While Kurt Tucholsky (1890-1935) was a prolific writer in a variety of genres, some have charged him with melancholy ineffectiveness in combating the force of National Socialism during the Weimar Republic. Others saw in Tucholsky an outspoken prophet of his time. Beyond the political debate about the role of a writer, Tucholsky's identification with the legendary Kaspar Hauser figure reveals an alienated Lebensgefühl that shaped a powerful relationship between literature and life. This fictional kinship between Tucholsky and Häuser sheds light on the complexity of Weimar and stands for a witty yet solemn call for a spirit of common and inclusive humanity.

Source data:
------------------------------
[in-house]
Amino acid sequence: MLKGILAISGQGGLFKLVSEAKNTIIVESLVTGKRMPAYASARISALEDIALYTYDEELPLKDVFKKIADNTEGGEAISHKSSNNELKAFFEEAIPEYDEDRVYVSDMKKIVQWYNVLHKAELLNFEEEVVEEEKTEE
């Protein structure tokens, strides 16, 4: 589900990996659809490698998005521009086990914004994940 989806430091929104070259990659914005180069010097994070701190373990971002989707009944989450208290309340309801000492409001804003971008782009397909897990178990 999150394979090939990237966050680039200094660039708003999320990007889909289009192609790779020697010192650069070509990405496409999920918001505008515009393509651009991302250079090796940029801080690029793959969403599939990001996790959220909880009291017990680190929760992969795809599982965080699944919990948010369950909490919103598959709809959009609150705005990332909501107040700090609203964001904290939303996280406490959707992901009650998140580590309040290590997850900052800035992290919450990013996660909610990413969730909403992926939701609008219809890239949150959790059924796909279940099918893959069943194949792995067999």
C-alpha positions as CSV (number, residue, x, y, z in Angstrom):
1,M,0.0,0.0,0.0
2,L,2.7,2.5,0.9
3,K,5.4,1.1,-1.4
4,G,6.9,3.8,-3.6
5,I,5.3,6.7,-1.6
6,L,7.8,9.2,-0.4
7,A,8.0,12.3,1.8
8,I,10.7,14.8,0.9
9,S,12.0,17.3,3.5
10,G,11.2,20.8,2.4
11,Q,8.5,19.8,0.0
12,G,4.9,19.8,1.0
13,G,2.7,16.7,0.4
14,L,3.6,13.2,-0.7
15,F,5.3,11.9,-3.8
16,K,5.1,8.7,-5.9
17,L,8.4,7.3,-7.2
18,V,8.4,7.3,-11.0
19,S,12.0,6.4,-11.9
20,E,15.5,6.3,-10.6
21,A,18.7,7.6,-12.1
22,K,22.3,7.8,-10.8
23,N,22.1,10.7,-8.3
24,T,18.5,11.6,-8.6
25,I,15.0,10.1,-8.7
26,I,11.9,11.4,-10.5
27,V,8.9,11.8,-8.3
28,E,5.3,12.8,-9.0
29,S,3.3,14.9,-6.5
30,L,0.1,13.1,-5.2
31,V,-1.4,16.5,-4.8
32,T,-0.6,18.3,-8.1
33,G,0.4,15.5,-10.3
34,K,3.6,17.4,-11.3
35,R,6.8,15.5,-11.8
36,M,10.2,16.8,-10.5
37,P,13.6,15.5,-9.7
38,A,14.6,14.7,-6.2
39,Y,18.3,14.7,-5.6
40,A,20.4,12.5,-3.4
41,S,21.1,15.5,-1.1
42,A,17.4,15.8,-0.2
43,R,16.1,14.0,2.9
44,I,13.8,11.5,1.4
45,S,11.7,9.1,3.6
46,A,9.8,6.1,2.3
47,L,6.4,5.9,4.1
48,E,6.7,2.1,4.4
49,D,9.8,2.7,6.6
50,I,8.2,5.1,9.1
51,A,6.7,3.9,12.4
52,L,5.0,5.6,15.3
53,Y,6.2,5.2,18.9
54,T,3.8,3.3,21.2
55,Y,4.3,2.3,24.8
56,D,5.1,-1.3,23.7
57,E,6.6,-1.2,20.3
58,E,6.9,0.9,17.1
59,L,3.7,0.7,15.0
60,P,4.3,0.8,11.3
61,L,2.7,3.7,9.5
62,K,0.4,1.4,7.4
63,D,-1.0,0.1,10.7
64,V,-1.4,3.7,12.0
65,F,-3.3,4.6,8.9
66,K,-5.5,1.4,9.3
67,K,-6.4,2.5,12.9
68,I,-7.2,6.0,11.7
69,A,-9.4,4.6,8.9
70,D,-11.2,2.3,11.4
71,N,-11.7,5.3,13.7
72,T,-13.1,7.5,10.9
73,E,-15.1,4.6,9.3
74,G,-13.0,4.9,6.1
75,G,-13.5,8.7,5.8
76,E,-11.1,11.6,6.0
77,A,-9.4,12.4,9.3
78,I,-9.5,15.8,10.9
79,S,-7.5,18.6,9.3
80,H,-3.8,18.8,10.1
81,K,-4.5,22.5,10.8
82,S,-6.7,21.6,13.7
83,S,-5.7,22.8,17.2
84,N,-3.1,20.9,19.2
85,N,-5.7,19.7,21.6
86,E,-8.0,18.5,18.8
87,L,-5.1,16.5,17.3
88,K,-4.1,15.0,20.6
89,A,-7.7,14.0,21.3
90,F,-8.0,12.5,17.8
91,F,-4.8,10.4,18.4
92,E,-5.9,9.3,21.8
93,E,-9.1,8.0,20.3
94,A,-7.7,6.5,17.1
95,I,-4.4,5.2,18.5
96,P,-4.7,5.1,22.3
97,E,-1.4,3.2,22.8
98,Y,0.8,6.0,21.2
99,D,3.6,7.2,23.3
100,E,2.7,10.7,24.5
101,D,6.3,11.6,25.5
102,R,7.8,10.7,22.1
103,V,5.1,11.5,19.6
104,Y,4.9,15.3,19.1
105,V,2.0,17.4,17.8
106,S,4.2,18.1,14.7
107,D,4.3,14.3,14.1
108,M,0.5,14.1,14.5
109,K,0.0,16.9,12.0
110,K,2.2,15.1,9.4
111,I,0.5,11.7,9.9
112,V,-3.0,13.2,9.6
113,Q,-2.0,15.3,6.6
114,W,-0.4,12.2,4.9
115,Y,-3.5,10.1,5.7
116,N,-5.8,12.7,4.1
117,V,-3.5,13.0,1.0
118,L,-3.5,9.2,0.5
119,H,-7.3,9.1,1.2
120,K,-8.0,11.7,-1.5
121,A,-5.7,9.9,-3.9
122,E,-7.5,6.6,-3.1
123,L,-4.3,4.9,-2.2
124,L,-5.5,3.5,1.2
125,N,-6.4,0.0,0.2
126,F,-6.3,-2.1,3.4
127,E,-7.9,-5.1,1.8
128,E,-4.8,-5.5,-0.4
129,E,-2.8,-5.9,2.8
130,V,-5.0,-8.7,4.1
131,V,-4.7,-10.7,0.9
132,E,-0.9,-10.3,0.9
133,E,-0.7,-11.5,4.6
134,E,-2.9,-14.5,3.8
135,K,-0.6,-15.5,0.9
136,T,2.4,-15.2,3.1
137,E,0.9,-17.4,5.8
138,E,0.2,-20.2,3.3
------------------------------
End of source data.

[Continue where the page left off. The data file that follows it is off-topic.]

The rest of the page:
|Number of pages||24|
|Journal||German Studies Review|
|Publication status||Published - 1 Feb 2011|